Zipp Speed Weaponry is a company synonymous with two things, carbon and aerodynamics. It was this fact that made the September announcement describing their latest products, a new line of bars and stems, a bit puzzling. They don’t posses a new carbon lay up with space age resin and there are no revolutionary aero shapes sculpted in the wind tunnel. These are straight forward aluminum bars, stems and seatposts.
Why would a company with Zipp’s pedigree and reputation go after a saturated aluminum cockpit market? The new product line’s name gives us our first hint. “Service Course”. This is the name European pro teams give their headquarters; typically a cavernous bat-cave like warehouse stocked with bikes, wheels, a stack of aging tubulars, and 4 or 5 grizzled mechanics smoking Gauloises.
Why “Service Course”? Zipp’s goal is to get a European Pro team completely out fitted with their wheels an
cockpit components, add parent company SRAM to the mix and the synergy is obvious. So what’s wrong with their current crop of carbon bars and stems? Nothing at all, but European pros require more than light weight and stiffness. Having grown to trust carbon wheels and frames it’s not catastrophic failure while under load that concerns them, it is crash performance. While most of us that go down hard on a training ride or in a master’s crit will simply call it a day and lick our wounds. Pros don’t have that luxury. Their first instinct is to bounce up and get rolling. You can ride on bent bars, but you can’t ride on snapped bars. Aluminum bends, carbon snaps. It’s that simple.
While many pros have made the jump to carbon bars, Vinokurov and his white FSA Plasma’s can often be seen on the front, many pros stillswear by aluminum. It is this fact that created the need for Zipp’s “ServiceCourse” line. There is no doubt Zipp’s desire to capitalize on its brand recognition at a price point made possible only by aluminum also plays a major factor.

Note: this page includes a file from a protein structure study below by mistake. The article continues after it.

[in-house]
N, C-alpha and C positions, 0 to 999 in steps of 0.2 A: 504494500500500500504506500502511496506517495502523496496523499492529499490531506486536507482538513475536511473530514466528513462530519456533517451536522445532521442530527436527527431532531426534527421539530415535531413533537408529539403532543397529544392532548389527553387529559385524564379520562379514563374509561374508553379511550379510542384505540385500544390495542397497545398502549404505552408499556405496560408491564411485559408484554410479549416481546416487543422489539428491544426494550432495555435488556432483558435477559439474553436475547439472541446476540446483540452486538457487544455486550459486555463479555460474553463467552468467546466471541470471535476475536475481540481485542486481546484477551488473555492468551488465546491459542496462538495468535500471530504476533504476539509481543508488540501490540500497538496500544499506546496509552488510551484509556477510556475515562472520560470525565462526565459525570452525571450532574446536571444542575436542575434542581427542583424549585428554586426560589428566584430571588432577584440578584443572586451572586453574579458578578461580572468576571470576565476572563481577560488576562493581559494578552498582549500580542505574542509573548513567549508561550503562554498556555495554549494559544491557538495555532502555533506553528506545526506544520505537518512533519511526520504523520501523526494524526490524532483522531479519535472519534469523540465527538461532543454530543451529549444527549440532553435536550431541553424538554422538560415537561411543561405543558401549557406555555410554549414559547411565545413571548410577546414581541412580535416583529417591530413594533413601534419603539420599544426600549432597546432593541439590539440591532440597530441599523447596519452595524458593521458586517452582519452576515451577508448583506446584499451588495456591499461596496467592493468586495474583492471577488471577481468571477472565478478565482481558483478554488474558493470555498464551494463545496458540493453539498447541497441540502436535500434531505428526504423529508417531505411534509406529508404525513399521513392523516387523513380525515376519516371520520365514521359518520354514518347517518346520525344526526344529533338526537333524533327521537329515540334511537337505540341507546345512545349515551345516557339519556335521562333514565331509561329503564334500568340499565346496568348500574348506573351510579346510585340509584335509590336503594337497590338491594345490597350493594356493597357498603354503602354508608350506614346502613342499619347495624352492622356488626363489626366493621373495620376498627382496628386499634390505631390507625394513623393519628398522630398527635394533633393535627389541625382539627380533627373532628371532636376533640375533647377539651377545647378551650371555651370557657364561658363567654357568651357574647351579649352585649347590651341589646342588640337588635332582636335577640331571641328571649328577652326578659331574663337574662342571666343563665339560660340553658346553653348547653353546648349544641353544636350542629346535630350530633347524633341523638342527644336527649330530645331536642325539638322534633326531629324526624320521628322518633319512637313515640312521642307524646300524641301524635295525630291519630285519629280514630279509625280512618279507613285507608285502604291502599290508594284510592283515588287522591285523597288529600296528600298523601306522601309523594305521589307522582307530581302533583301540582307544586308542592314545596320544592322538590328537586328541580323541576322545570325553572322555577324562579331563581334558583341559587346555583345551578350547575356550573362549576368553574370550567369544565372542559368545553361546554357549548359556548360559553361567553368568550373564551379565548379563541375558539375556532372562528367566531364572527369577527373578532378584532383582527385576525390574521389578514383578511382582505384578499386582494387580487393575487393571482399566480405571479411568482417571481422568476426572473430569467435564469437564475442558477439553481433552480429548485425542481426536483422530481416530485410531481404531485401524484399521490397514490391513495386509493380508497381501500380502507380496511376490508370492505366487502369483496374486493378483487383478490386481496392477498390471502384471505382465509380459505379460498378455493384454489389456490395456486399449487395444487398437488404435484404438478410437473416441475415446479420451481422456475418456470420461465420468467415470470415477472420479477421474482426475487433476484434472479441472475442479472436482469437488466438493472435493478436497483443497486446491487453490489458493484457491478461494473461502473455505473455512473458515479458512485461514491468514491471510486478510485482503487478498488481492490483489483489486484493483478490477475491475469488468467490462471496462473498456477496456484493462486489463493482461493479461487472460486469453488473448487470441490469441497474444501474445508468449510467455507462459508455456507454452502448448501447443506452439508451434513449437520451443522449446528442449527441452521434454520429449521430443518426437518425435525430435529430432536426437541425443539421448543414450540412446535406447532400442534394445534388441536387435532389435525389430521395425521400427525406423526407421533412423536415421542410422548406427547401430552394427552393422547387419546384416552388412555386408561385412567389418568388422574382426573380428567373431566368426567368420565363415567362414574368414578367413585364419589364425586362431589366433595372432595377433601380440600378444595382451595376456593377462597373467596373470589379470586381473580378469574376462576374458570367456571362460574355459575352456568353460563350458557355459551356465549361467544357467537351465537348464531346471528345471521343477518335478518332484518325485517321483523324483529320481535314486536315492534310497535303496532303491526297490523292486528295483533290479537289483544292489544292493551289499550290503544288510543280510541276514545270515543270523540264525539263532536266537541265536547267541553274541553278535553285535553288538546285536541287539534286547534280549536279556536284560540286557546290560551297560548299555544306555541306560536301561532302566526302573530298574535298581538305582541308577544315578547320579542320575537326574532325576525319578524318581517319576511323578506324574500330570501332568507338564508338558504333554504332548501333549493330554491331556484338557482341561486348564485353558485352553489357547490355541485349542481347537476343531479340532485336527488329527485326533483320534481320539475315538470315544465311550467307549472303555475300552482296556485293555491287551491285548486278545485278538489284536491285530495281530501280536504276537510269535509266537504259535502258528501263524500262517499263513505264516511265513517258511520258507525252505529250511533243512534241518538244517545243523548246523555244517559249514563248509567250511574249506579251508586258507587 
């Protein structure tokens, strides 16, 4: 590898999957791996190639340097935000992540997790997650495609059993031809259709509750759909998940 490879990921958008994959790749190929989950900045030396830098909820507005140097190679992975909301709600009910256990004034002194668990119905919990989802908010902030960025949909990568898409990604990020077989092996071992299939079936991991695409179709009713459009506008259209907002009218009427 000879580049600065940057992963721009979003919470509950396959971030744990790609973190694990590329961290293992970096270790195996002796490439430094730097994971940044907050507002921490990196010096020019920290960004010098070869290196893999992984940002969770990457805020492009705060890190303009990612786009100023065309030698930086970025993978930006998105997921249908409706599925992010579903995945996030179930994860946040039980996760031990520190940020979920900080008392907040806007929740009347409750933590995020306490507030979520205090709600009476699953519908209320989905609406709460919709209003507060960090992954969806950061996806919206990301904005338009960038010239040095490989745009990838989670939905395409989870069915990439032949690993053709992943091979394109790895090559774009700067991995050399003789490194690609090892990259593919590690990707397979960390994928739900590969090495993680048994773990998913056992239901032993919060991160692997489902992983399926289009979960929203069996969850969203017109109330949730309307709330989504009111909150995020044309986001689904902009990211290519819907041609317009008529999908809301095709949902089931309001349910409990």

The line consists of two versions, “Service Course” and lighter “Service Course SL” components. All the components are made from high strength 7075 Aluminum with the exception of the “Service Course SL” bars, which use proprietary Zipp ZTL-71 alloy. The “SL” line relies on intricate forging and machining to reach their lighter weights. The bars come in Traditional Bend and Zip’s popular Short and Shallow ergo style. The four most common widths are offered, 40, 42, 44 and 46cm. It should be noted that Zipp measures outside to outside, not center to center as most manufacturers do.
Zipp “Service Course” stems cover ranges from70mm to 130mm with two available angles, +/- 6º and +/- 17º. The seat postshave been designed with a clamp that maximizes for and aft positioning. The different, drops, lengths and angles that can beachieved by “Service Course” components ensure just about any ride can dial in their unique fit. The standard “Service Course” cockpit components come in at respectable weights with very attractive price points, while the “SL” versions are only marginally more expensive with extremely competitive weights.
Look for a long term test of both versions of Zipp’s“Service Course” cockpit components later this fall.
Service Course drop bar$90 280g (S&S drop, 42cm)
Service Course SL drop bar$110 260g (S&S drop, 42cm)
Service Course stem $70130g (100mm)
Service Course SL stem$100 120g (100mm)
Service Course seatpost$90 270g (350x27.2)
Service Course SL seatpost $120 220g (275x27.2)